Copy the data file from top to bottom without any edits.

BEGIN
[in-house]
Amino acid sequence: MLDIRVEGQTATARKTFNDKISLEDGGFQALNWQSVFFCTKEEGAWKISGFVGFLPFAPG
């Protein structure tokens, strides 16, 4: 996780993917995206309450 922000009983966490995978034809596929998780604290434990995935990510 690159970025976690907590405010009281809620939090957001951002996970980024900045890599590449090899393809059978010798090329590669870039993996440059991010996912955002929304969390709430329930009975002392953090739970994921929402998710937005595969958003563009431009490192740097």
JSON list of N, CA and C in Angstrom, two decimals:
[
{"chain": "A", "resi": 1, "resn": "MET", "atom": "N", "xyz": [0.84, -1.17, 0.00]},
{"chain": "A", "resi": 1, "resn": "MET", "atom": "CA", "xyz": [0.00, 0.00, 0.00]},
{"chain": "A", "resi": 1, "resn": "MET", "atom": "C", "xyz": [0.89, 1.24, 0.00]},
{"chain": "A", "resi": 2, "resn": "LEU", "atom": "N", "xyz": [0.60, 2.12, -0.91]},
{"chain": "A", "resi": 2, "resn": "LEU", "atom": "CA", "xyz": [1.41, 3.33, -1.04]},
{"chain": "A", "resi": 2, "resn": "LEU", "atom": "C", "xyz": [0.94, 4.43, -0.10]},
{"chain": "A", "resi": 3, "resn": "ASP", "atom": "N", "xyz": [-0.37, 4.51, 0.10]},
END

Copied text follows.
[in-house]
Amino acid sequence: MLDIRVEGQTATARKTFNDKISLEDGGFQALNWQSVFFCTKEEGAWKISGFVGFLPFAPG
């Protein structure tokens, strides 16, 4: 996780993917995206309450 922000009983966490995978034809596929998780604290434990995935990510 690159970025976690907590405010009281809620939090957001951002996970980024900045890599590449090899393809059978010798090329590669870039993996440059991010996912955002929304969390709430329930009975002392953090739970994921929402998710937005595969958003563009431009490192740097």
JSON list of N, CA and C in Angstrom, two decimals:
[
{"chain": "A", "resi": 1, "resn": "MET", "atom": "N", "xyz": [0.84, -1.17, 0.00]},
{"chain": "A", "resi": 1, "resn": "MET", "atom": "CA", "xyz": [0.00, 0.00, 0.00]},
{"chain": "A", "resi": 1, "resn": "MET", "atom": "C", "xyz": [0.89, 1.24, 0.00]},
{"chain": "A", "resi": 2, "resn": "LEU", "atom": "N", "xyz": [0.60, 2.12, -0.91]},
{"chain": "A", "resi": 2, "resn": "LEU", "atom": "CA", "xyz": [1.41, 3.33, -1.04]},
{"chain": "A", "resi": 2, "resn": "LEU", "atom": "C", "xyz": [0.94, 4.43, -0.10]},
{"chain": "A", "resi": 3, "resn": "ASP", "atom": "N", "xyz": [-0.37, 4.51, 0.10]},